• Thomas Clerkin, aged 22, who emigrated to the United States from Liverpool, in 1904
  • Bernard Clerkin, aged 17, who landed in America from Castlisahan, Co. Cavan, in 1905
  • Bridget Clerkin, aged 24, who emigrated to the United States from Castlisahan, Co. Cavan, in 1905
  • Ellen Clerkin, aged 22, who emigrated to America from Shercock, Ireland, in 1906
  • Catherine Clerkin, aged 26, who emigrated to the United States from Monaghan, Ireland, in 1906


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  • John J. Clerkin (b. 1949), American Republican politician in the Vermont House of Representatives
  • Cavan Clerkin (b. 1973), British television actor and writer


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The motto was originally a war cry or slogan. Mottoes first began to be shown with arms in the 14th and 15th centuries, but were not in general use until the 17th century. Thus the oldest coats of arms generally do not include a motto. Mottoes seldom form part of the grant of arms: Under most heraldic authorities, a motto is an optional component of the coat of arms, and can be added to or changed at will; many families have chosen not to display a motto.

Motto: Fortitudo
Motto Translation: Fortitude.

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  1. Ingram, Rev. James. Translator Anglo-Saxon Chronicle 1823. Print.
  2. Thirsk, Joan. The Agrarian History of England and Wales. Cambridge: Cambridge University Press: 7 Volumes. Print.
  3. Burke, Sir Bernard. General Armory Of England, Scotland, Ireland and Wales. Ramsbury: Heraldry Today. Print.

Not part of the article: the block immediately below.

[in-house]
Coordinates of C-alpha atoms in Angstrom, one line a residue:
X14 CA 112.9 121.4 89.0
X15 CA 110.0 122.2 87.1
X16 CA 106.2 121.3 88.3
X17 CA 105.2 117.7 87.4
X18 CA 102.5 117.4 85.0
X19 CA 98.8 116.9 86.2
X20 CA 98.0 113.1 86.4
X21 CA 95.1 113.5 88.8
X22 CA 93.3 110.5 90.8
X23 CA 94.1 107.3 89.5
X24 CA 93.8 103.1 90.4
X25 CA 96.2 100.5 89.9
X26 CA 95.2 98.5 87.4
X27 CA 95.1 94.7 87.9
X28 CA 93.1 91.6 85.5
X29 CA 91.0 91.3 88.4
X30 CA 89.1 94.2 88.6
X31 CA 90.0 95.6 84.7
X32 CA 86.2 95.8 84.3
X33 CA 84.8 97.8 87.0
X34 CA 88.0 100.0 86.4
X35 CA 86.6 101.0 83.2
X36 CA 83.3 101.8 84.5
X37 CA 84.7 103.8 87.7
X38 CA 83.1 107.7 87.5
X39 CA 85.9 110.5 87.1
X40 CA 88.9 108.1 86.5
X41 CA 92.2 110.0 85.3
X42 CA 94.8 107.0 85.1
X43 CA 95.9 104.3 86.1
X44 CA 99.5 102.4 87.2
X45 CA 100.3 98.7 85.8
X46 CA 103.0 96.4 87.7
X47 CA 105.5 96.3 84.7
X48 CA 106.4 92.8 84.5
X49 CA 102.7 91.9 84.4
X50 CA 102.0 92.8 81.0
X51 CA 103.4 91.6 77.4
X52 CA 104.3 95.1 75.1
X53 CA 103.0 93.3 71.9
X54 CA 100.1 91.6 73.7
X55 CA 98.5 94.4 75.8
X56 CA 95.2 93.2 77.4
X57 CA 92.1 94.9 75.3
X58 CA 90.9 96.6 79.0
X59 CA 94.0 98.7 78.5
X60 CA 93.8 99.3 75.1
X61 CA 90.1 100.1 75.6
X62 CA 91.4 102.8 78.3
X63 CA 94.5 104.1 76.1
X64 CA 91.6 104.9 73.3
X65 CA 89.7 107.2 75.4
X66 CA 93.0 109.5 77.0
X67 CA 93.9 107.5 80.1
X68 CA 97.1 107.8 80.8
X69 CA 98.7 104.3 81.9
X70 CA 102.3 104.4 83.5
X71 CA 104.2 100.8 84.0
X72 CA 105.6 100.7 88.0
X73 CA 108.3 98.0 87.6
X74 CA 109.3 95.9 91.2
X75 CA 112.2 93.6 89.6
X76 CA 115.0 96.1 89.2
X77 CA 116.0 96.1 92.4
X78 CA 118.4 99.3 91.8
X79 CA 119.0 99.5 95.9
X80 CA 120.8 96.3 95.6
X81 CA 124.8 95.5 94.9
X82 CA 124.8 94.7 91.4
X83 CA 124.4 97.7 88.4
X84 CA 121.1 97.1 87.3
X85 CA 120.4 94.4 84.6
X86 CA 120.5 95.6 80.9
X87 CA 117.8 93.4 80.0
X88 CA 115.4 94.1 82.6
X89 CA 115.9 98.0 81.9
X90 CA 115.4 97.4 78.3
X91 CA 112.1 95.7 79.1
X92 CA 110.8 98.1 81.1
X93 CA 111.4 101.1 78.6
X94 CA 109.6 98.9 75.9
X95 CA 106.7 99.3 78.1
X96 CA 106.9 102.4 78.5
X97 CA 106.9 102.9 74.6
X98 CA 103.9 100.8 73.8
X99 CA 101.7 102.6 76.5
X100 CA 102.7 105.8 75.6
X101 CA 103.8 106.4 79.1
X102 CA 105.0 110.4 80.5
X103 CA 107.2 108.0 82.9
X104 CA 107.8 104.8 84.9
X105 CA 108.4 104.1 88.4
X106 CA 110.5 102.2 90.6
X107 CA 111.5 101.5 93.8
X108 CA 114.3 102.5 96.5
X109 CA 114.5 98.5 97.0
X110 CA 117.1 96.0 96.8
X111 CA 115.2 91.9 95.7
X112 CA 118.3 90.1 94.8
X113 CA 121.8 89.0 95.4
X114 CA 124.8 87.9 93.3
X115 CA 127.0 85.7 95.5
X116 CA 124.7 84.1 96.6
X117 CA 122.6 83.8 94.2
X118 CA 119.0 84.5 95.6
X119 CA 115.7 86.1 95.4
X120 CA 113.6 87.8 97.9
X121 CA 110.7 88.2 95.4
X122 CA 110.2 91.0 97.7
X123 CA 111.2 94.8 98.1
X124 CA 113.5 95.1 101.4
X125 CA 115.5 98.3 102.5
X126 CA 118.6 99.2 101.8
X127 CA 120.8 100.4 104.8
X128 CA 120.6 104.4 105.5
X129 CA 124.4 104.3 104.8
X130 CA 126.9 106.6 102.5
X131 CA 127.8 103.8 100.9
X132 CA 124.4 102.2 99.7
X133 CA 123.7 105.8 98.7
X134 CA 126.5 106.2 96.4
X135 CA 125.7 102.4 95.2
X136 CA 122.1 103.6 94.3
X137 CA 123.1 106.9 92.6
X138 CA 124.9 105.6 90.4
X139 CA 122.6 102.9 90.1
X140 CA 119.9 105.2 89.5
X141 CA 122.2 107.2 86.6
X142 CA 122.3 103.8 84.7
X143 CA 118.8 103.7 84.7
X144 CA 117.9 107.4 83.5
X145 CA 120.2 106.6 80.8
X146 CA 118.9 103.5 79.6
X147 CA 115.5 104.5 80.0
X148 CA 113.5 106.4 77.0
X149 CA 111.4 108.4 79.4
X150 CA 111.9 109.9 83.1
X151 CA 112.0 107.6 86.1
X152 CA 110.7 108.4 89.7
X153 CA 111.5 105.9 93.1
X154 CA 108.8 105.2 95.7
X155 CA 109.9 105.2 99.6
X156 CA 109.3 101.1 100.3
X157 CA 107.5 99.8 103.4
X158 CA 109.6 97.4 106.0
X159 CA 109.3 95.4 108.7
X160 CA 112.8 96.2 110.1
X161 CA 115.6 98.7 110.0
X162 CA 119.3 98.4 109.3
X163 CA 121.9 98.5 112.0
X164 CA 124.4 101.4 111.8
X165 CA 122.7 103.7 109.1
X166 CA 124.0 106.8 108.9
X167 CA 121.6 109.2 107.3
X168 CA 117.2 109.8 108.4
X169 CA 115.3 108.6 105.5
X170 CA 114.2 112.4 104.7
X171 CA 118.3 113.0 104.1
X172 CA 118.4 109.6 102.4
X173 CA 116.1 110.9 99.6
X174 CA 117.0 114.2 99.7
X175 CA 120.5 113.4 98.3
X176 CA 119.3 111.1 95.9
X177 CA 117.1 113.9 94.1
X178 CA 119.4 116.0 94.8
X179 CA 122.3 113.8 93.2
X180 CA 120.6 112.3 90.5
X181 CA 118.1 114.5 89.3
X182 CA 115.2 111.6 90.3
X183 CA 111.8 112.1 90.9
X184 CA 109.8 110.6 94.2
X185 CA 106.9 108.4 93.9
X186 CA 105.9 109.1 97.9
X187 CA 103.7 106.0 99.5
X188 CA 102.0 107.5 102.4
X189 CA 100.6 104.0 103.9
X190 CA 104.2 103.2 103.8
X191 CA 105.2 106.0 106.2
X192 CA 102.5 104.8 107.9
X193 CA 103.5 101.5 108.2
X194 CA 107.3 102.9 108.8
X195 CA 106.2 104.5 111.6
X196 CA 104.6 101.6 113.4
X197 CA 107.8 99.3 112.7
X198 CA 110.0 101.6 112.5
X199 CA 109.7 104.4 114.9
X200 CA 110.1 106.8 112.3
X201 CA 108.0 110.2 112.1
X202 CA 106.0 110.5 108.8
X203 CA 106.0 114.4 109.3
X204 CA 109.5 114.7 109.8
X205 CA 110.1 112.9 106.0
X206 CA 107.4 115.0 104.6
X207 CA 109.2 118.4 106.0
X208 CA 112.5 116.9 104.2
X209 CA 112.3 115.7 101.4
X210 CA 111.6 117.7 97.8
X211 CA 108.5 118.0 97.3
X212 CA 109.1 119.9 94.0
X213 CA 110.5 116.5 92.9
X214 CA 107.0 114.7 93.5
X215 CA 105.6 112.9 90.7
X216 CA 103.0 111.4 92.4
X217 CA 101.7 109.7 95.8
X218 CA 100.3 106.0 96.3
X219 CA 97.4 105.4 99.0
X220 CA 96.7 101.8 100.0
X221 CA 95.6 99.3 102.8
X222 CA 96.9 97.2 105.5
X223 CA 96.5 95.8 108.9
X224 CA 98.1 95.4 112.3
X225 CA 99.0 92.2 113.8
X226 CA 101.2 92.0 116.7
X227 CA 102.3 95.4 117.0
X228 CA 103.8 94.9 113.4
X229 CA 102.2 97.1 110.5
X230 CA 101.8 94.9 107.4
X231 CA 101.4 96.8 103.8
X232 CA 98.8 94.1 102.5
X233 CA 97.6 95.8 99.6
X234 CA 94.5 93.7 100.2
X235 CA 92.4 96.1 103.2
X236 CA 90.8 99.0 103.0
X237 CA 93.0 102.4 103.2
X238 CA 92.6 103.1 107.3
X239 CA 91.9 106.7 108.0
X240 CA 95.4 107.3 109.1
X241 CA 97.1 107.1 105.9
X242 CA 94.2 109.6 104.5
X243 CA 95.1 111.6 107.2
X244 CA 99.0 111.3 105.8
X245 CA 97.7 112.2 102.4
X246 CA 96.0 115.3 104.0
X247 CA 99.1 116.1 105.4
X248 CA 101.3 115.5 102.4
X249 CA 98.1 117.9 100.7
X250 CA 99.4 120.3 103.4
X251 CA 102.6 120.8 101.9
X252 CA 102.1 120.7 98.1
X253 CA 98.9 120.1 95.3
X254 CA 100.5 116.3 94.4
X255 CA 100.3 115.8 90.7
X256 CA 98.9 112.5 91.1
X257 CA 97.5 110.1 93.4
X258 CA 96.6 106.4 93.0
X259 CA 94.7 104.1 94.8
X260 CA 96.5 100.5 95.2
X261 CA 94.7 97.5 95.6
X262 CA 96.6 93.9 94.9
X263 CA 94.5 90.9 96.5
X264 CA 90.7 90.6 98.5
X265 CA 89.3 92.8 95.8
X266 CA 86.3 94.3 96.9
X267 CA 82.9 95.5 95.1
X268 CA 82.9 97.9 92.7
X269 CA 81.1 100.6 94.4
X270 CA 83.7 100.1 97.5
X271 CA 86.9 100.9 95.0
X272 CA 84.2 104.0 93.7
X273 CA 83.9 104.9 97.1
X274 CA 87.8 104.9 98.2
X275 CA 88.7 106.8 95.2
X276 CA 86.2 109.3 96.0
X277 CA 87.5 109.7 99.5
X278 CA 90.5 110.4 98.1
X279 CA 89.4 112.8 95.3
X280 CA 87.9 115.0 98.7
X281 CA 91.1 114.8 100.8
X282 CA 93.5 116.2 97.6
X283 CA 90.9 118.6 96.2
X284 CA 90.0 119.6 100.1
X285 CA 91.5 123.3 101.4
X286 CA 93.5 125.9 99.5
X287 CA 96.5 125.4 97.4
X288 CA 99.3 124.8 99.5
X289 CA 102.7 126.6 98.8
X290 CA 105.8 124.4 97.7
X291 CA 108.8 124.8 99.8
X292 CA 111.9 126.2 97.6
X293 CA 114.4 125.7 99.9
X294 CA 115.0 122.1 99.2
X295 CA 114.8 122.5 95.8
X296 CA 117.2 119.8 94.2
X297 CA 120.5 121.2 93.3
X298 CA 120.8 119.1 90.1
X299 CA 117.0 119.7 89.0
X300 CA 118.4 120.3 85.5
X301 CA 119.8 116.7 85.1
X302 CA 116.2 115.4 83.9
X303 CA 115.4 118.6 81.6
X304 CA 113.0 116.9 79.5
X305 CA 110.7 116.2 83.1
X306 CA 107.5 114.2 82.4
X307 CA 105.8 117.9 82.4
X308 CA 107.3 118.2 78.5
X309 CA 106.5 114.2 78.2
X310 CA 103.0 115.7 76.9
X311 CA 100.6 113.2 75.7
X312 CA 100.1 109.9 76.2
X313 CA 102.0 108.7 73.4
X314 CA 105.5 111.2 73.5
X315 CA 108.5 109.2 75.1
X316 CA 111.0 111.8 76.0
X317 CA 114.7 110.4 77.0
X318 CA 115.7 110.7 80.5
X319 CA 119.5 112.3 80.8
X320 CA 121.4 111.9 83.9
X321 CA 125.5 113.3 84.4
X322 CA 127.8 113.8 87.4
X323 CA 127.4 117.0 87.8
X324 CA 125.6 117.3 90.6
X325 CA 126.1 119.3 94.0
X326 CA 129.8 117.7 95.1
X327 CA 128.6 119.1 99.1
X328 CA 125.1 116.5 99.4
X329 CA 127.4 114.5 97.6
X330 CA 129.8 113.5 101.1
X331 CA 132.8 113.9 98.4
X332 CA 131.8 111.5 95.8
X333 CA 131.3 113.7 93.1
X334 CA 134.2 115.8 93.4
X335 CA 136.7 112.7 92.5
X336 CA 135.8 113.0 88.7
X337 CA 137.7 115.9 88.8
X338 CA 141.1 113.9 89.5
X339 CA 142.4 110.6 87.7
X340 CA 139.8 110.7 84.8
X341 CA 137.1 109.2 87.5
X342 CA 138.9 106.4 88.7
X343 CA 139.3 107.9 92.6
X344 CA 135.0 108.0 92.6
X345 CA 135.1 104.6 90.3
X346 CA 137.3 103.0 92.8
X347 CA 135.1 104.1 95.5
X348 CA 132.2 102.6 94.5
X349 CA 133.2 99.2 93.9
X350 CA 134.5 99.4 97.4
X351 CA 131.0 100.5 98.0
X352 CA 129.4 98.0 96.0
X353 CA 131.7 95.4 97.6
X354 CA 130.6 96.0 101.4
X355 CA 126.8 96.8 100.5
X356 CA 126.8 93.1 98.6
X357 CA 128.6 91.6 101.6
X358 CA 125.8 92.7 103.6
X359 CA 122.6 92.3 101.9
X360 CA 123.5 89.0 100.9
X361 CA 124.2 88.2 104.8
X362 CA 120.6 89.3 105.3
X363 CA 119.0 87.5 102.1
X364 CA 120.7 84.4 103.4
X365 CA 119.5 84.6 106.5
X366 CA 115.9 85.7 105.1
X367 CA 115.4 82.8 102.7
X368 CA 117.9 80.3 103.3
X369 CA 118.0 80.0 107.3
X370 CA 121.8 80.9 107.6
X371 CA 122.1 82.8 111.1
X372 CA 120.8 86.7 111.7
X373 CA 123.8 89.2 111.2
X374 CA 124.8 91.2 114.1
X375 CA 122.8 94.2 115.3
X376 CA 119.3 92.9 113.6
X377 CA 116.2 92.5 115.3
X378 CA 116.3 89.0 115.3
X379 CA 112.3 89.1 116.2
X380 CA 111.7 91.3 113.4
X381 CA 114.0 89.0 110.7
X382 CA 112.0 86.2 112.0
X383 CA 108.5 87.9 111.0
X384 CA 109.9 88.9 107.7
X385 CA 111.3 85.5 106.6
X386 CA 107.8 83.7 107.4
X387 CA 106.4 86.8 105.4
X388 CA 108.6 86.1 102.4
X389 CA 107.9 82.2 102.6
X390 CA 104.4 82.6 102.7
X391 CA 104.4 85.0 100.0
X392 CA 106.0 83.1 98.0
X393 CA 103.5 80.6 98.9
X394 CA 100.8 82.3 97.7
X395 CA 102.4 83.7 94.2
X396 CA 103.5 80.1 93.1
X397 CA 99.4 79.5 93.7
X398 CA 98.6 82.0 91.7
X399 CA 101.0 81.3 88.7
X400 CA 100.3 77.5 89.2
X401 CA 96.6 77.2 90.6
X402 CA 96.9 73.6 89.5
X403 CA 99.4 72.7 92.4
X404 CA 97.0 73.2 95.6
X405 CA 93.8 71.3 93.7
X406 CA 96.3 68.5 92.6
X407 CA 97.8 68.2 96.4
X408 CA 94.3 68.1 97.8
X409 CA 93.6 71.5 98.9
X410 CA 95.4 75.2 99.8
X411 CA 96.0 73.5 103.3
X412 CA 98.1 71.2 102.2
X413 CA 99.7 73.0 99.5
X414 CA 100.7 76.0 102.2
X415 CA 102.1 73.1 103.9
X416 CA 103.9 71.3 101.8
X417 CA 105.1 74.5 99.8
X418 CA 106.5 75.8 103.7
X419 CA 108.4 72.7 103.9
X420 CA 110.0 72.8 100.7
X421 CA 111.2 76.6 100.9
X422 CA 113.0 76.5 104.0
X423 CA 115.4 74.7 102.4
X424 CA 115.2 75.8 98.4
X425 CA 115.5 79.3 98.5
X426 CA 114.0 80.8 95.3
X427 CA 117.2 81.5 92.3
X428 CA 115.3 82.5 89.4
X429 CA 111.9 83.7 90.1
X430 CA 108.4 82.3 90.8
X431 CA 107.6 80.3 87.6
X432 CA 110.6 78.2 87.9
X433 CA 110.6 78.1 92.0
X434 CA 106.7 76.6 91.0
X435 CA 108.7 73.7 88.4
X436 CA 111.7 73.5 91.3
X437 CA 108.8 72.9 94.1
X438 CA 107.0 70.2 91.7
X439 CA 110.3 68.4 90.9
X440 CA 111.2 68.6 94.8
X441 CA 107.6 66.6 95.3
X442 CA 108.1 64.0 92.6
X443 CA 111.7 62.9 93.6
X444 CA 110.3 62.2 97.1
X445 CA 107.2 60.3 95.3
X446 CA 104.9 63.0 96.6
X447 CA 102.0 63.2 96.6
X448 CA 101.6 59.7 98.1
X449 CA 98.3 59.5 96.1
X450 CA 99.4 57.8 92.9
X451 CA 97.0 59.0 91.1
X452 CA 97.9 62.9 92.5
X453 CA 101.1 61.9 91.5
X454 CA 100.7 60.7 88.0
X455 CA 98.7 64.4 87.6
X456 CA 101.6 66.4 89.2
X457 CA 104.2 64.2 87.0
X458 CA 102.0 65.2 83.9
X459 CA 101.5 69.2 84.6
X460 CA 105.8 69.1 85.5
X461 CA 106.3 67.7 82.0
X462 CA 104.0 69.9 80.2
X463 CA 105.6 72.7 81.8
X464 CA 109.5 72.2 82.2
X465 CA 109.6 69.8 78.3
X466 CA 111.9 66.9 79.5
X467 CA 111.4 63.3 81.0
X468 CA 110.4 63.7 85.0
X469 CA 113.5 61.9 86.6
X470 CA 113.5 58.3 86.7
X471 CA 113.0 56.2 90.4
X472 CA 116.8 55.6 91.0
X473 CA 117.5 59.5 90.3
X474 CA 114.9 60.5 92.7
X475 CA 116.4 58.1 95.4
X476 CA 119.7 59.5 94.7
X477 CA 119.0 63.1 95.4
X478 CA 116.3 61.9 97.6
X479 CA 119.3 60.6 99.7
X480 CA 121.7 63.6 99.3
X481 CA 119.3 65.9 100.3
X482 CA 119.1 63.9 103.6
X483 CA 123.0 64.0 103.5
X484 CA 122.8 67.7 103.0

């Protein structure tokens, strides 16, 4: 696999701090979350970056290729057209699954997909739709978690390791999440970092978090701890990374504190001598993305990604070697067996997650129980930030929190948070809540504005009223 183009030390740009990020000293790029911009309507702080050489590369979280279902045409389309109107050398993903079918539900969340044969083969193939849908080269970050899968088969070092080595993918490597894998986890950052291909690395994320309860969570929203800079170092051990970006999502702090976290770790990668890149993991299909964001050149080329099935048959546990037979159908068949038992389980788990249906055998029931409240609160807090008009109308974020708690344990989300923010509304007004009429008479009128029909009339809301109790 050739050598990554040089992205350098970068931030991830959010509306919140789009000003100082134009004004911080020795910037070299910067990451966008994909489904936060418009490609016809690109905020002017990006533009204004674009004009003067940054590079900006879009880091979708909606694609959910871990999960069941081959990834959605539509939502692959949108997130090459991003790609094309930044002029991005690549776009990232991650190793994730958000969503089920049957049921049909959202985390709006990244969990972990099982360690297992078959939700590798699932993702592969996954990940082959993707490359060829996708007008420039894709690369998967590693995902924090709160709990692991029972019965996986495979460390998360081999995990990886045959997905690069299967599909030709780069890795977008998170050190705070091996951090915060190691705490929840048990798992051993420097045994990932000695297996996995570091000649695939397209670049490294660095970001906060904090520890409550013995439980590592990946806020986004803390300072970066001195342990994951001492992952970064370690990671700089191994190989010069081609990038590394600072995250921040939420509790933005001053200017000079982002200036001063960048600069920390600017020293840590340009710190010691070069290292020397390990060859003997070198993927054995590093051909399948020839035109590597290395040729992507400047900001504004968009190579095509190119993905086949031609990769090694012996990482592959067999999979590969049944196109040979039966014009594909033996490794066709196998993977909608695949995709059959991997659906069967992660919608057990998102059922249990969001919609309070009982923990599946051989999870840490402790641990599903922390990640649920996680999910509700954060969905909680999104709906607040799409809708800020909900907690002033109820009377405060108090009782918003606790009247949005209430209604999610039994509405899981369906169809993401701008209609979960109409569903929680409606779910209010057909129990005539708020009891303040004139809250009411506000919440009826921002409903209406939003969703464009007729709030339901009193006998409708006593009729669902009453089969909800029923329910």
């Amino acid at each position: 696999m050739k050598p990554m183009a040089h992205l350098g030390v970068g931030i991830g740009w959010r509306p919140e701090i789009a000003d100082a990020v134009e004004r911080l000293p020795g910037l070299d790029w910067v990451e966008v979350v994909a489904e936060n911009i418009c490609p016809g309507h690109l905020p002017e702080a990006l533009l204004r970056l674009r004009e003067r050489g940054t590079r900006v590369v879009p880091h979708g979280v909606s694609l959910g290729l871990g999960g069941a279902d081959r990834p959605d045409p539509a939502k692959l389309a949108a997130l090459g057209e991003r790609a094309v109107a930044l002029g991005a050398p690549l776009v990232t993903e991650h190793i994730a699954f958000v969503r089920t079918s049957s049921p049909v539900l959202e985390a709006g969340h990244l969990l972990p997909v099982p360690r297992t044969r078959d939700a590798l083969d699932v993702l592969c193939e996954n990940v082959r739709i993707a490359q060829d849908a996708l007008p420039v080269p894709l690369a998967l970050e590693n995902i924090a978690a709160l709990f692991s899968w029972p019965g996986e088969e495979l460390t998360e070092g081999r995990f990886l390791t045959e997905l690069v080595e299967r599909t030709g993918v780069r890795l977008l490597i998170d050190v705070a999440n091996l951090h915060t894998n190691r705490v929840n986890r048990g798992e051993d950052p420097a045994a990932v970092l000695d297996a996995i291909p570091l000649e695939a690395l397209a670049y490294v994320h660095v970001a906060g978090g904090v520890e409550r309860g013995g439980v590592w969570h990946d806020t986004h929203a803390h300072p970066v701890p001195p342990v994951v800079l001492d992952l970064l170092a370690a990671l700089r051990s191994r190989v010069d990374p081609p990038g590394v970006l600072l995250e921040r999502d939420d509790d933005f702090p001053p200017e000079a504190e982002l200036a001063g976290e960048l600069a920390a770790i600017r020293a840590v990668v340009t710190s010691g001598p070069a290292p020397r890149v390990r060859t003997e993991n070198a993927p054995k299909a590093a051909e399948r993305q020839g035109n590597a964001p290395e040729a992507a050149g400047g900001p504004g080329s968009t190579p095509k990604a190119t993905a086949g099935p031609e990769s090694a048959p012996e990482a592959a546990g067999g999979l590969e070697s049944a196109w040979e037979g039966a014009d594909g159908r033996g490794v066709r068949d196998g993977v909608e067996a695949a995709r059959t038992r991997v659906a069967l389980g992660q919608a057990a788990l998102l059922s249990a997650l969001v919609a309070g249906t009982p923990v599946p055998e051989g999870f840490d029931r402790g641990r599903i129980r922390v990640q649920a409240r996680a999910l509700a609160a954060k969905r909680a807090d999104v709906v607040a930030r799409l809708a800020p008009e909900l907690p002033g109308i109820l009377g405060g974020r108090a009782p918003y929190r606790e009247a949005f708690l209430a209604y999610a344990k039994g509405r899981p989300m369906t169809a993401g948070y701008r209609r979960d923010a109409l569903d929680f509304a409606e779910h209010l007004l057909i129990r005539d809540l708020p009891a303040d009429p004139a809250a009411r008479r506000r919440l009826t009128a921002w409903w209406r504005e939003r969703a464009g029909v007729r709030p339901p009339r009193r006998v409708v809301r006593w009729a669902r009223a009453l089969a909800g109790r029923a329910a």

4. Weis, Frederick Lewis, Walter Lee Sheppard and David Faris. Ancestral Roots of Sixty Colonists Who Came to New England Between 1623 and 1650 7th Edition. Baltimore: Genealogical Publishing, 1992. Print. (ISBN 0806313676).
  5. Burke, Sir Bernard. Burke's Genealogical and Heraldic History of the Landed Gentry: Including American Families with British Ancestry. (2 Volumes). London: Burke Publishing, 1939. Print.
  6. Reaney P.H and R.M. Wilson. A Dictionary of English Surnames. London: Routledge, 1991. Print. (ISBN 0-415-05737-X).
  7. Matthews, John. Matthews' American Armoury and Blue Book. London: John Matthews, 1911. Print.
  8. Bede, The Venerable. Historia Ecclesiatica Gentis Anglorum (The Ecclesiastical History Of the English People). Available through Internet Medieval Sourcebook the Fordham University Centre for Medieval Studies. Print.
  9. Colletta, John P. They Came In Ships. Salt Lake City: Ancestry, 1993. Print.
  10. The Norman People and Their Existing Descendants in the British Dominions and the United States Of America. Baltimore: Genealogical Publishing, 1975. Print. (ISBN 0-8063-0636-X).
  11. ...

The Clerkin Family Crest was acquired from the Houseofnames.com archives. The Clerkin Family Crest was drawn according to heraldic standards based on published blazons. We generally include the oldest published family crest once associated with each surname.

This page was last modified on 17 January 2014 at 11:09.